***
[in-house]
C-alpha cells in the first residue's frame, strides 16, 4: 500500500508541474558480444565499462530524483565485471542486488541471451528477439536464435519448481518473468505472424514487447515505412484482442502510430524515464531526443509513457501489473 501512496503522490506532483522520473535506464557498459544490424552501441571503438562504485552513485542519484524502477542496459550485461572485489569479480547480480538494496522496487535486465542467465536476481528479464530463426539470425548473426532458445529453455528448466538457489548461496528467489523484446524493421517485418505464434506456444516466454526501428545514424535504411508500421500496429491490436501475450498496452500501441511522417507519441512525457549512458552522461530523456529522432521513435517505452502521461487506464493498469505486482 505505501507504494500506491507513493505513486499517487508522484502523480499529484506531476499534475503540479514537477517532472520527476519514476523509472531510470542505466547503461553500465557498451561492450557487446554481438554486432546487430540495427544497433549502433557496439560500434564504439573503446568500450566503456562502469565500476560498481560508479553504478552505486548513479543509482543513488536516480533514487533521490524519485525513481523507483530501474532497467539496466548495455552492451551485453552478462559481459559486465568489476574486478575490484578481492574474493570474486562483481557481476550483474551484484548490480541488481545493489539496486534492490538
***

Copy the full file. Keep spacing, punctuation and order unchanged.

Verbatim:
[in-house]
C-alpha cells in the first residue's frame, strides 16, 4: 500500500508541474558480444565499462530524483565485471542486488541471451528477439536464435519448481518473468505472424514487447515505412484482442502510430524515464531526443509513457501489473 501512496503522490506532483522520473535506464557498459544490424552501441571503438562504485552513485542519484524502477542496459550485461572485489569479480547480480538494496522496487535486465542467465536476481528479464530463426539470425548473426532458445529453455528448466538457489548461496528467489523484446524493421517485418505464434506456444516466454526501428545514424535504411508500421500496429491490436501475450498496452500501441511522417507519441512525457549512458552522461530523456529522432521513435517505452502521461487506464493498469505486482 505505501507504494500506491507513493505513486499517487508522484502523480499529484506531476499534475503540479514537477517532472520527476519514476523509472531510470542505466547503461553500465557498451561492450557487446554481438554486432546487430540495427544497433549502433557496439560500434564504439573503446568500450566503456562502469565500476560498481560508479553504478552505486548513479543509482543513488536516480533514487533521490524519485525513481523507483530501474532497467539496466548495455552492451551485453552478462559481459559486465568489476574486478575490484578481492574474493570474486562483481557481476550483474551484484548490480541488481545493489539496486534492490538